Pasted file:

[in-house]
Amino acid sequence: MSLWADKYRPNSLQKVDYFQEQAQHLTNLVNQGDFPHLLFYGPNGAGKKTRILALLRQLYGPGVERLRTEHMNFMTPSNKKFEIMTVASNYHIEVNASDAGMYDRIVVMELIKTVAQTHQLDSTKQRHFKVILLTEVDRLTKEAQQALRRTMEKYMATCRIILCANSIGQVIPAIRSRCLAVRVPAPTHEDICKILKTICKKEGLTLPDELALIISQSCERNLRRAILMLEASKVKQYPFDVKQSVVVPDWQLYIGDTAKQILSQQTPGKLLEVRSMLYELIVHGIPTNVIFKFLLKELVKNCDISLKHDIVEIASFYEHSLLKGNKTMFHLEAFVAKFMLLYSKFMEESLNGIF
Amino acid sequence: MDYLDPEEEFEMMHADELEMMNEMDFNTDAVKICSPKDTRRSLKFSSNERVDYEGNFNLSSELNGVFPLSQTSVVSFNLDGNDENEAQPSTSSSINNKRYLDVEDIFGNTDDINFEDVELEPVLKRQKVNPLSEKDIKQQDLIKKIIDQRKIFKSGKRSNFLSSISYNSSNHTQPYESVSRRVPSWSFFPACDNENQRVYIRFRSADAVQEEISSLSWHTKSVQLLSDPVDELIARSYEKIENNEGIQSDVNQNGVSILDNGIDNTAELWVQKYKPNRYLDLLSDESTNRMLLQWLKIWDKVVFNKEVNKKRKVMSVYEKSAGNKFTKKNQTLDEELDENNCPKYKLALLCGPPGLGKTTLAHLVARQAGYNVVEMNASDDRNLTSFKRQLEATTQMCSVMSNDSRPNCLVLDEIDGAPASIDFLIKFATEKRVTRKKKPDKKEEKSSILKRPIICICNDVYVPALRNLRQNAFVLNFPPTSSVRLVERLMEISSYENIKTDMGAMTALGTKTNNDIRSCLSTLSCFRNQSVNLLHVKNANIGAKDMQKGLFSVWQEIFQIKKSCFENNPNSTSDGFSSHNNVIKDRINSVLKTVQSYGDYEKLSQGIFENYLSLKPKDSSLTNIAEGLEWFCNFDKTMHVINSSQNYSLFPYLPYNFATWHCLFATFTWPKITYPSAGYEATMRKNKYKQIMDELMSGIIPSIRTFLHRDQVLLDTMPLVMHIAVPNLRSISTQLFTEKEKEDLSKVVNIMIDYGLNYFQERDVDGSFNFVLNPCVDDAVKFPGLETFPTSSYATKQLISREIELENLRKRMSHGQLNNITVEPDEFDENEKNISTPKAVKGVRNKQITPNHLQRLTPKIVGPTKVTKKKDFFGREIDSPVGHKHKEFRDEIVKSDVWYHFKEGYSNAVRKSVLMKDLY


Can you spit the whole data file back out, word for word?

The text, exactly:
[in-house]
Amino acid sequence: MSLWADKYRPNSLQKVDYFQEQAQHLTNLVNQGDFPHLLFYGPNGAGKKTRILALLRQLYGPGVERLRTEHMNFMTPSNKKFEIMTVASNYHIEVNASDAGMYDRIVVMELIKTVAQTHQLDSTKQRHFKVILLTEVDRLTKEAQQALRRTMEKYMATCRIILCANSIGQVIPAIRSRCLAVRVPAPTHEDICKILKTICKKEGLTLPDELALIISQSCERNLRRAILMLEASKVKQYPFDVKQSVVVPDWQLYIGDTAKQILSQQTPGKLLEVRSMLYELIVHGIPTNVIFKFLLKELVKNCDISLKHDIVEIASFYEHSLLKGNKTMFHLEAFVAKFMLLYSKFMEESLNGIF
Amino acid sequence: MDYLDPEEEFEMMHADELEMMNEMDFNTDAVKICSPKDTRRSLKFSSNERVDYEGNFNLSSELNGVFPLSQTSVVSFNLDGNDENEAQPSTSSSINNKRYLDVEDIFGNTDDINFEDVELEPVLKRQKVNPLSEKDIKQQDLIKKIIDQRKIFKSGKRSNFLSSISYNSSNHTQPYESVSRRVPSWSFFPACDNENQRVYIRFRSADAVQEEISSLSWHTKSVQLLSDPVDELIARSYEKIENNEGIQSDVNQNGVSILDNGIDNTAELWVQKYKPNRYLDLLSDESTNRMLLQWLKIWDKVVFNKEVNKKRKVMSVYEKSAGNKFTKKNQTLDEELDENNCPKYKLALLCGPPGLGKTTLAHLVARQAGYNVVEMNASDDRNLTSFKRQLEATTQMCSVMSNDSRPNCLVLDEIDGAPASIDFLIKFATEKRVTRKKKPDKKEEKSSILKRPIICICNDVYVPALRNLRQNAFVLNFPPTSSVRLVERLMEISSYENIKTDMGAMTALGTKTNNDIRSCLSTLSCFRNQSVNLLHVKNANIGAKDMQKGLFSVWQEIFQIKKSCFENNPNSTSDGFSSHNNVIKDRINSVLKTVQSYGDYEKLSQGIFENYLSLKPKDSSLTNIAEGLEWFCNFDKTMHVINSSQNYSLFPYLPYNFATWHCLFATFTWPKITYPSAGYEATMRKNKYKQIMDELMSGIIPSIRTFLHRDQVLLDTMPLVMHIAVPNLRSISTQLFTEKEKEDLSKVVNIMIDYGLNYFQERDVDGSFNFVLNPCVDDAVKFPGLETFPTSSYATKQLISREIELENLRKRMSHGQLNNITVEPDEFDENEKNISTPKAVKGVRNKQITPNHLQRLTPKIVGPTKVTKKKDFFGREIDSPVGHKHKEFRDEIVKSDVWYHFKEGYSNAVRKSVLMKDLY